During the Texas war for Independence from Mexico, the Mexican government requested the return of a seized cannon. The Texans responded by raising the banner! "COME AND TAKE IT"
The original Gonzales "come and take it" cannon was a Spanish-made, bronze artillery piece of six-pound caliber. The gun was cause of fighting in late September and early October 1835 between a Mexican military detachment and Anglo colonists. The disagreement produced the battle of Gonzales, considered to be the first battle of the Texas Revolution. On January 1, 1831, the history of the cannon began when the colonists asked the political chief of Bexar, Mexico to make arrangements for a cannon to be furnished to the Gonzales colonists for protection against hostile Indians. The fact that the gun was not carriage mounted until about September 28, 1835, suggests that in 1831 it was probably swivel mounted in one of the two blockhouses that had been constructed at Gonzales in 1827. Thus mounted it would have served as a visual deterrent to hostile Indians.
During September 1835, wCol. Domingo de Ugartechea, the military commander at Bexar, sent Corporal Casimiro De León and five soldiers of the Second Flying Company of San Carlos de Parras to retrieve the cannon. The Gonzales colonists notified Ugartechea they were keeping the gun and took the soldiers prisoner. The cannon was then buried in George W. Davis's peach orchard and couriers were sent out to obtain assistance. Ugartechea responded by sending 100 troops under Lt. Francisco de Castañeda to make a more serious request for the return of the gun. On September 29, Capt. Robert M. Coleman arrived at Gonzales with a militia company of thirty mounted Indian fighters. The gun was retrieved from its shallow grave and mounted on a pair of cart wheels. After organization of the Texian "Army of the People" under Gen. Stephen F. Austin, the cannon was assigned to Capt. James C. Neill's artillery company and hauled to San Antonio. After the capture of Bexar in December 1835, the cannon remained at the Alamo, where it was one of twenty-one artillery pieces commandeered by the Mexican army upon the recapture of Bexar on March 6, 1836.
The name "Come and Take It" refers to the motto adopted by the Texian rebels. On the morning of October 2, 1835, Lieutenant Castañeda requested the cannon be returned to the Mexican military-a condition on which it had been loaned to DeWitt's Colony-but the Texians pointed to the gun which stood about 200 yards to their rear, and said, "there it is-come and take it." Soon after the conflict began, at the request of the Anglo-Celtic leaders, the ladies of the settlement hastily made a flag to fly over the cannon. The flag featured a white ground with a black cannon in the center, and the motto "Come and take it!" above and below.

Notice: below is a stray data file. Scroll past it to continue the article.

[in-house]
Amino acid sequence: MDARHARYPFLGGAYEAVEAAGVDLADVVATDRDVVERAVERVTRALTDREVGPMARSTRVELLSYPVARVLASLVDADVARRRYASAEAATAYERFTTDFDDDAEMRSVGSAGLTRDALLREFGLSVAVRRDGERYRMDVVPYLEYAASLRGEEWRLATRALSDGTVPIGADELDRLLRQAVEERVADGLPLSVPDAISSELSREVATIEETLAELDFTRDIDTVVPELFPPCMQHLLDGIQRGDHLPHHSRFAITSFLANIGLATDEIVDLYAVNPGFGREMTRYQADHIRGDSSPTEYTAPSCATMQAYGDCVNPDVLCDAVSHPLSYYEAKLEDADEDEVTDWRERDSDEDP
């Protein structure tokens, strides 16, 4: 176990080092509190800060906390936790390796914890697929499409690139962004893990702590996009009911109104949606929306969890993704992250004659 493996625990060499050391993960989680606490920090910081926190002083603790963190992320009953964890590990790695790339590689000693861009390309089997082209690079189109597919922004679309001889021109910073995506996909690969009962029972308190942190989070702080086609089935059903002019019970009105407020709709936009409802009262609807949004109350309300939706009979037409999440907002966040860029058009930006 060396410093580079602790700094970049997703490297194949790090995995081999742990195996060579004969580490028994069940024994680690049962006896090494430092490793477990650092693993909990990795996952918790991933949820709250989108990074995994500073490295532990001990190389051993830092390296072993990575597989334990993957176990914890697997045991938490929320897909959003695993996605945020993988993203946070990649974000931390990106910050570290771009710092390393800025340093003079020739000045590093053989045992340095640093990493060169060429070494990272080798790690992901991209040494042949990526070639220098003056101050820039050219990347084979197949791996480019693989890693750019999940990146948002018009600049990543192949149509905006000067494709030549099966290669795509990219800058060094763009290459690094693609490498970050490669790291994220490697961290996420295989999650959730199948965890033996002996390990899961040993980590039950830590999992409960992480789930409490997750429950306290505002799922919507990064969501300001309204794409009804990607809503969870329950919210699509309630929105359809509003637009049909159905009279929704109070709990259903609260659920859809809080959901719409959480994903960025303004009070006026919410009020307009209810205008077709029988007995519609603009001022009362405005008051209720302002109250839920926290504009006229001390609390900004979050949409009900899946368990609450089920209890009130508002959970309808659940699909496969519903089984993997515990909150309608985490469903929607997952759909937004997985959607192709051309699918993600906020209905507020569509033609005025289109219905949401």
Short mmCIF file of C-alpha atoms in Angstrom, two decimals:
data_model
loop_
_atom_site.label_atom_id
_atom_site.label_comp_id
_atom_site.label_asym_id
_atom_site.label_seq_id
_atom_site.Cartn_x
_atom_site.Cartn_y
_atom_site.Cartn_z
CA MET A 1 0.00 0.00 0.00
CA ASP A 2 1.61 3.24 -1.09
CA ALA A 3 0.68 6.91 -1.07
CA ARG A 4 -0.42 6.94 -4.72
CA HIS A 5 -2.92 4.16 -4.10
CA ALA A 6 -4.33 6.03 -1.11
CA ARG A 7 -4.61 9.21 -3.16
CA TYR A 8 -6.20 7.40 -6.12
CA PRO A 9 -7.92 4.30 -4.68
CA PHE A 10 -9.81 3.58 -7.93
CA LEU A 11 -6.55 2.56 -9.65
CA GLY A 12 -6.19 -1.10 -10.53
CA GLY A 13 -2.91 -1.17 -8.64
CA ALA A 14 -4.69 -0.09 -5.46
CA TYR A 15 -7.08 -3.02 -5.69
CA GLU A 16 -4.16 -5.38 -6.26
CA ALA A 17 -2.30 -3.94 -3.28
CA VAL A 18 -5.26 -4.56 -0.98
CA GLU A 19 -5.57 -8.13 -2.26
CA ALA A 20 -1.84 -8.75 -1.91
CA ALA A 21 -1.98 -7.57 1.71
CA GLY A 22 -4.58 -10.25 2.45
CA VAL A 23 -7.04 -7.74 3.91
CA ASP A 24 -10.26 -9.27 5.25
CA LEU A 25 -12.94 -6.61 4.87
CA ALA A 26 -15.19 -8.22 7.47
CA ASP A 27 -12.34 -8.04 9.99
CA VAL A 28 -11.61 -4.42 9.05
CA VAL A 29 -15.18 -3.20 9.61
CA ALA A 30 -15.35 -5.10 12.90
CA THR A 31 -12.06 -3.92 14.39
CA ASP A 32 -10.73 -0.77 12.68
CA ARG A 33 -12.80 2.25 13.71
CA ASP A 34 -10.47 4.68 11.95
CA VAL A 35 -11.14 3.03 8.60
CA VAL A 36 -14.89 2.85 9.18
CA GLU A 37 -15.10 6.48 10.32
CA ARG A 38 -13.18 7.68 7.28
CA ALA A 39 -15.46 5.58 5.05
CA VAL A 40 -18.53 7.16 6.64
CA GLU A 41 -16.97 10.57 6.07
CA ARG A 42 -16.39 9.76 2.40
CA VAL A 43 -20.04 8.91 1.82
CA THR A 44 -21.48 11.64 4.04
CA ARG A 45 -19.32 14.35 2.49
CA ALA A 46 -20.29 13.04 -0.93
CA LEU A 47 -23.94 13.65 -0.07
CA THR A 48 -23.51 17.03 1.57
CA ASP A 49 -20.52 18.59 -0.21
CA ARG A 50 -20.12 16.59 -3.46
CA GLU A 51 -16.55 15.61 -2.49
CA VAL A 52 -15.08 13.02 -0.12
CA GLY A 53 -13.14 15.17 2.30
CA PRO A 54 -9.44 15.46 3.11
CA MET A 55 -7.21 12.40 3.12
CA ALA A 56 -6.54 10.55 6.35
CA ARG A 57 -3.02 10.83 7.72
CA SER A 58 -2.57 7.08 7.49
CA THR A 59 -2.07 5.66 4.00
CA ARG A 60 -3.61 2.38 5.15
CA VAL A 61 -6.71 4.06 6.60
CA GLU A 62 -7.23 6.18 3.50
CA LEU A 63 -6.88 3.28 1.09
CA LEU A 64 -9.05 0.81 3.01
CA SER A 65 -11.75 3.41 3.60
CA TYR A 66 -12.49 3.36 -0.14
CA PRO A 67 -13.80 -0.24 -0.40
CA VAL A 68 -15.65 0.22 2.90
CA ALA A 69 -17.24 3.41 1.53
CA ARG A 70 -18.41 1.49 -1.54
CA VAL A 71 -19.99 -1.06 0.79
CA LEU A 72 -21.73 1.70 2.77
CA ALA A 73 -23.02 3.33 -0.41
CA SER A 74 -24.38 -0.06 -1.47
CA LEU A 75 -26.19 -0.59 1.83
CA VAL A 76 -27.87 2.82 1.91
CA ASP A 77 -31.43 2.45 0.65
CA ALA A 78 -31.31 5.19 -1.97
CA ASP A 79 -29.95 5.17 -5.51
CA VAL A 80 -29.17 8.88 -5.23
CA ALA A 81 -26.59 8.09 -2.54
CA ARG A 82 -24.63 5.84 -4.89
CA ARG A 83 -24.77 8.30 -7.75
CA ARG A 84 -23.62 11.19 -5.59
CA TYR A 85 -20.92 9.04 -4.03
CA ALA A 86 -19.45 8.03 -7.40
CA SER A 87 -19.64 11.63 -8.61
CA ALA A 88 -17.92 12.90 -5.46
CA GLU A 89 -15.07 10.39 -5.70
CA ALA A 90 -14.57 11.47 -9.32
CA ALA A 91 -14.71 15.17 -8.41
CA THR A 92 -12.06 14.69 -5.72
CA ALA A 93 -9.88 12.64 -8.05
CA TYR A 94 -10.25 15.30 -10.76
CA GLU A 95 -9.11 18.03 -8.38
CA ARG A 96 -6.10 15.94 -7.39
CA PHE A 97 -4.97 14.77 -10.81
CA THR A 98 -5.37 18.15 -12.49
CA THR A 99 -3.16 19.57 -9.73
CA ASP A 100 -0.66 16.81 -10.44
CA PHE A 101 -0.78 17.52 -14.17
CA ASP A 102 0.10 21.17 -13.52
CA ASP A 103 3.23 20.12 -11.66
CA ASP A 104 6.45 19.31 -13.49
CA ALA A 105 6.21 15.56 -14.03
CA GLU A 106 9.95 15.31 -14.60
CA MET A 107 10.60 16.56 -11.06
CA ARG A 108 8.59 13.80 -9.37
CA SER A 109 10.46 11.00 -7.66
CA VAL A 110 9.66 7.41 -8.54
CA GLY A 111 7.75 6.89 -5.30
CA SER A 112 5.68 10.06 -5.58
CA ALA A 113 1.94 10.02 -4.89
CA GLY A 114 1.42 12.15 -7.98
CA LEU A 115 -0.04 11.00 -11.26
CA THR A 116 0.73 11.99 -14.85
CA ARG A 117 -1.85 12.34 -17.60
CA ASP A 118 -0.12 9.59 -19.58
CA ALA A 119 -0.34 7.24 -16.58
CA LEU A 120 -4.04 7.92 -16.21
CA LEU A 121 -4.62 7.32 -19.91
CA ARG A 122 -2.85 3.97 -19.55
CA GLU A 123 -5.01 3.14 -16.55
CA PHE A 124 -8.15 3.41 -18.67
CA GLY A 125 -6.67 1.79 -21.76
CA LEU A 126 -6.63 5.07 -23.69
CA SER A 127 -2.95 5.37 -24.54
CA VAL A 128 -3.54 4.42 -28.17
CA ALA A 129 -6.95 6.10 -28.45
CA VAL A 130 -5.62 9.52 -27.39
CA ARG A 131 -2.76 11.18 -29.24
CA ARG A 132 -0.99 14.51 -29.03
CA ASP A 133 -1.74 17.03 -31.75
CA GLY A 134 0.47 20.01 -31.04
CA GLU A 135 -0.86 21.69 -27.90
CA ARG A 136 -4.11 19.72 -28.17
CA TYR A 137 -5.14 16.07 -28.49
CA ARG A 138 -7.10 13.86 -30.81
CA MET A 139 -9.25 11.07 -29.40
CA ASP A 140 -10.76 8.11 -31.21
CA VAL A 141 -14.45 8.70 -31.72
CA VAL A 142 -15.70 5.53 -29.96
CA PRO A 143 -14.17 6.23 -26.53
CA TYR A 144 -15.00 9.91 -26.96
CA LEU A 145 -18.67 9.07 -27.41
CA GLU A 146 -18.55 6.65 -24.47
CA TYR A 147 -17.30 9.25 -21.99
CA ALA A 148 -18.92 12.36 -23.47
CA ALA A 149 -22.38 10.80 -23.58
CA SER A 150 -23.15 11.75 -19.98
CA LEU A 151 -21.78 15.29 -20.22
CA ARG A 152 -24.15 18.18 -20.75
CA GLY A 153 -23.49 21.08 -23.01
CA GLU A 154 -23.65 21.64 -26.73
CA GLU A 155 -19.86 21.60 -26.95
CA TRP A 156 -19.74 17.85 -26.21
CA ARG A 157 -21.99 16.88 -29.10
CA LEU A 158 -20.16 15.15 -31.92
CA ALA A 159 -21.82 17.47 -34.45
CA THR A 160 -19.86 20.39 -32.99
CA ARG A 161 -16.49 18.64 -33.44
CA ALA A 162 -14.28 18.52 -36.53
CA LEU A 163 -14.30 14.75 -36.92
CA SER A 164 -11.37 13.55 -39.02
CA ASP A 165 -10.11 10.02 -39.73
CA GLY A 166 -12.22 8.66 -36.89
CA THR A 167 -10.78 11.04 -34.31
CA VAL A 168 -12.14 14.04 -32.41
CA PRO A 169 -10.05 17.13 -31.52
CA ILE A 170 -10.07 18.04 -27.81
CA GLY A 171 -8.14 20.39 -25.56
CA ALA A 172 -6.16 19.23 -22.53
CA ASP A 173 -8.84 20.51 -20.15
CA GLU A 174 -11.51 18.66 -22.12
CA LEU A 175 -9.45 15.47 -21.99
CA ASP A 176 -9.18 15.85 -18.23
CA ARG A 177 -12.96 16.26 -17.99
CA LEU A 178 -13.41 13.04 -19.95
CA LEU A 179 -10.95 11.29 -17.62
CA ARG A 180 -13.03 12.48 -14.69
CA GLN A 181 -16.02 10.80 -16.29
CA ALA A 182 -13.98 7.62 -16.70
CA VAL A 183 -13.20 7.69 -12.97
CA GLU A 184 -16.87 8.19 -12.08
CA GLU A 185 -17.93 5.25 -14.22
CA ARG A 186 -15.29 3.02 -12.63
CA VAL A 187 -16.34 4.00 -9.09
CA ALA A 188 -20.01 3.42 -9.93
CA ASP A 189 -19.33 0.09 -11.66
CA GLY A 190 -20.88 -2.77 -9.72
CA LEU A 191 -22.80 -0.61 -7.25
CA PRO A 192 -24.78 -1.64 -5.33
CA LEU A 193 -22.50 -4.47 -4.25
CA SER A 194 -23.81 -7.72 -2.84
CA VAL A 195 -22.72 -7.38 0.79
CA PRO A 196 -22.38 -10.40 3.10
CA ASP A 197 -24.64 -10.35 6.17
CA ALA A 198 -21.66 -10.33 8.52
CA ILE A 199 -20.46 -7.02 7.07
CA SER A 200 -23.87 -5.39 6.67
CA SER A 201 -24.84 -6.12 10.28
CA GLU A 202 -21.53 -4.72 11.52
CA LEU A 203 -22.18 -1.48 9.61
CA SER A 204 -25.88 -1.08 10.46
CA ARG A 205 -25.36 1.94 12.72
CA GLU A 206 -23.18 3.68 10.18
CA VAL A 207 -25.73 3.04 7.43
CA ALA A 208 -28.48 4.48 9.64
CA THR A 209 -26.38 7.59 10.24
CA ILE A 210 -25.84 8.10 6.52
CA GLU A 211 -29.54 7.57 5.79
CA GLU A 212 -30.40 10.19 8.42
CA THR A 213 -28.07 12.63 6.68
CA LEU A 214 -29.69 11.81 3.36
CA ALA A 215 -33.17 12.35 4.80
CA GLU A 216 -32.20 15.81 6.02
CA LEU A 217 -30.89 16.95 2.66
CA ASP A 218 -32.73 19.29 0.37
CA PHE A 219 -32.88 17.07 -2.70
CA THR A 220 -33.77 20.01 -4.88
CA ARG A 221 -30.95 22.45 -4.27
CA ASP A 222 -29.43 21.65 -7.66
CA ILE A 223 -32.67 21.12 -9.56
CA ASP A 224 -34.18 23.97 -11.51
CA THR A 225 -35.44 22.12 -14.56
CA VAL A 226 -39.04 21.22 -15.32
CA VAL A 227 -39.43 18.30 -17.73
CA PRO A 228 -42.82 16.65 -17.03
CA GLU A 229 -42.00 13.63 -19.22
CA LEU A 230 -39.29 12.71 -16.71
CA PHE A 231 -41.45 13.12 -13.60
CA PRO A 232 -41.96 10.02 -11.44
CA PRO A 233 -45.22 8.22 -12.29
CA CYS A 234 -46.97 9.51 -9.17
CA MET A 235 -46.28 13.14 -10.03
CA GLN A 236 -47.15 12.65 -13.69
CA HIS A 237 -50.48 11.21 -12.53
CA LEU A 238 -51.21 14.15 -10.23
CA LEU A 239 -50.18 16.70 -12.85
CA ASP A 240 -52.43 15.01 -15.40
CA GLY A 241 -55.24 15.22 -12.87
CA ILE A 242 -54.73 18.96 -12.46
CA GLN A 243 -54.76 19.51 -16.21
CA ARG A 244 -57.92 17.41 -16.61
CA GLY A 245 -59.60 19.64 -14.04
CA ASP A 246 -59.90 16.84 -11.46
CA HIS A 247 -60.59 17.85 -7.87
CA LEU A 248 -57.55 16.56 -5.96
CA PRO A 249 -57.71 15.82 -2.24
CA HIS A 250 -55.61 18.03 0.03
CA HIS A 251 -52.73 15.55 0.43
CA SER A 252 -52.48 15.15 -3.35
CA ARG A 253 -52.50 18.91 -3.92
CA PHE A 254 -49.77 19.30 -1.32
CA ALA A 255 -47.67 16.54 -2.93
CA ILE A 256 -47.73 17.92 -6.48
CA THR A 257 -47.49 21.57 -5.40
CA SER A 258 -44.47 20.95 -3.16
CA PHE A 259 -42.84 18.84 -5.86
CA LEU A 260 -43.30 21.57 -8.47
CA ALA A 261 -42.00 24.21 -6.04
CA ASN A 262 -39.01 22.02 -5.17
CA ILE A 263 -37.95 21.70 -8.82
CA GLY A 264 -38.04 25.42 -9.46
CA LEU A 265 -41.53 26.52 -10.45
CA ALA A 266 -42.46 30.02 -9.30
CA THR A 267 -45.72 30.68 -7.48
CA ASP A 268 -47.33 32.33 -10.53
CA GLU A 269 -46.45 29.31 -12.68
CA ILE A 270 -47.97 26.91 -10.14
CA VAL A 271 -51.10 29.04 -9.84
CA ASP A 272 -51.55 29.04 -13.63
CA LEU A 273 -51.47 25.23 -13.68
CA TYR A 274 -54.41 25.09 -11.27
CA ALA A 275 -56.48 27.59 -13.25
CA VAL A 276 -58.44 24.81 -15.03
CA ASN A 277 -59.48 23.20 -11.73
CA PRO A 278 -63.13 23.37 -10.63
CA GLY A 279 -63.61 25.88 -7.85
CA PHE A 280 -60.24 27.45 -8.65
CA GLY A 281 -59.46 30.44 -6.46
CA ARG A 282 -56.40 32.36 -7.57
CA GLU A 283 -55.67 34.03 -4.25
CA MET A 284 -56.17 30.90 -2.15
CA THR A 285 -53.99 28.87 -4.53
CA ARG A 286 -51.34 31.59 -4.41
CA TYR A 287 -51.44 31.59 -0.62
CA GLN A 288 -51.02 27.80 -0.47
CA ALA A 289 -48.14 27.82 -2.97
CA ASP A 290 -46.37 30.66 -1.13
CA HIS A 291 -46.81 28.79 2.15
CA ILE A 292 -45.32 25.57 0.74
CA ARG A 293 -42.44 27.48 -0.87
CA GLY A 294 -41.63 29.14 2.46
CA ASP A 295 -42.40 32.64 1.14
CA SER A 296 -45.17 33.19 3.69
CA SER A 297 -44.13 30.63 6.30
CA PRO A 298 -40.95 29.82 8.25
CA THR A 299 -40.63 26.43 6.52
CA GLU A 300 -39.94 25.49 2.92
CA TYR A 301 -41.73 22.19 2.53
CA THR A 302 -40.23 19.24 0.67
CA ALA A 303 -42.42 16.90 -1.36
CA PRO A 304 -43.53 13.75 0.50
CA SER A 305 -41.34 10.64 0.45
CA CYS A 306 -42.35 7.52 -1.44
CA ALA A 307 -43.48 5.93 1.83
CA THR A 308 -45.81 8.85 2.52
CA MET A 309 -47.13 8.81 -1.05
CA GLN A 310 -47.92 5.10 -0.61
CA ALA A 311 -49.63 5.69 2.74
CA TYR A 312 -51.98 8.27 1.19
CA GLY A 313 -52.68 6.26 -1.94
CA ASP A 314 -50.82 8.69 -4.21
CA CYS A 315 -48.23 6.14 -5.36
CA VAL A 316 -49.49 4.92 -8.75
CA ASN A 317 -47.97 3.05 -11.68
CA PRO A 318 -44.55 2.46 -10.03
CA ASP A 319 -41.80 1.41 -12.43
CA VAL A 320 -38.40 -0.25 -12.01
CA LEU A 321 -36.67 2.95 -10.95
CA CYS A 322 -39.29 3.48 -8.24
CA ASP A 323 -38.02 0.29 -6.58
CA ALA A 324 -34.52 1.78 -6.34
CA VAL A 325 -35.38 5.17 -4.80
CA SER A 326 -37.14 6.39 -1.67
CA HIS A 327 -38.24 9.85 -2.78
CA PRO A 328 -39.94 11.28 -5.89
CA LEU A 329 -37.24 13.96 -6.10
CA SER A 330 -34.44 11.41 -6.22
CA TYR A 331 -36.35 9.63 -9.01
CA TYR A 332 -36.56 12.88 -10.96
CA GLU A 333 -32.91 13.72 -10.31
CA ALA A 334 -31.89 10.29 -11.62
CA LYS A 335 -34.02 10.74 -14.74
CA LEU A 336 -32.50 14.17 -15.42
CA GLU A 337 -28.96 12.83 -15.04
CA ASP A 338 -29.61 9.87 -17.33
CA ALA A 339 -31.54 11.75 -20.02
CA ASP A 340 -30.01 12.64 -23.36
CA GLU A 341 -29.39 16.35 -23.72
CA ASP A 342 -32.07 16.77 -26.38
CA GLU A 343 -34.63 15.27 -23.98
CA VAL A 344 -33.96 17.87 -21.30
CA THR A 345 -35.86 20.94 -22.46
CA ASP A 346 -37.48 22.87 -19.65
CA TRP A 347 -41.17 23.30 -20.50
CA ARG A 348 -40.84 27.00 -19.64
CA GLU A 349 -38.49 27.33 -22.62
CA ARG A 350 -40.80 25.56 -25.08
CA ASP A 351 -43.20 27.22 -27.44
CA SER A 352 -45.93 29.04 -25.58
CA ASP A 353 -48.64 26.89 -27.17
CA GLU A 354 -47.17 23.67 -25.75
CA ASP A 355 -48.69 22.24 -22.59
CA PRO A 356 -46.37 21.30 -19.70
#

3ft x 5 ft This flag’s material is a filament, warp knit polyester, producing a flag of good durability and color retention. This polyester material has an open weave that allows the flag to fly in very light breezes. Featuring white Polyester Duck heading and brass grommets.
"Come and take it" was a slogan used in the Texas Revolution in 1835. In March 1831, Juan Gomez, a Lieutenant in the Mexican Army, worked alongside Tadeo Ortiz, a consul at Bordeaux, France, and granted a small cannon to the colony of San Antonio. The small bronze cannon was received by the colony and signed for by Randy Tumlinson. It was then transported to Gonzales, Texas and later was the object of Texas pride. At the minor skirmish known as the Battle of Gonzales, a small group of Texans successfully resisted the Mexican forces who had orders to seize their cannon. As a symbol of defiance, the Texans had fashioned a flag containing the phrase along with a black star and an image of the cannon which they had received six years earlier from mexican officials. In modern times, the "come and take it" flag has been modified and used as a symbol of gun-rights advocates. The first-known modified version, from the 1980s, replaces the cannon with an M16A2 assault rifle and was displayed at a Bill of Rights rally in Arizona. In 2002, the flag was further modified to depict a Barret .50 BMG Rifle.
The Battle at Gonzalas had minimal military impact, but its "political significance was immeasurable". A large number of Texians had taken an armed stand against the Mexican army, and they had no intention of returning to their neutral stance towards Santa Anna's government. Two days after the battle, respected Texian leader Stephen F. Austin wrote to the San Felipe Committee of Public Safety, "War is declared – public opinion has proclaimed it against a Military despotism—The campaign has commenced". News of the skirmish, originally called "the fight at Williams' place", spread throughout the United States, encouraging many adventurers to come to Texas and assist in the fight against Mexico. Newspapers referred to the conflict as the "Lexington of Texas"; as the Battles of Lexington and Concord began the American Revolution, the Gonzales skirmish launched the Texas Revolution.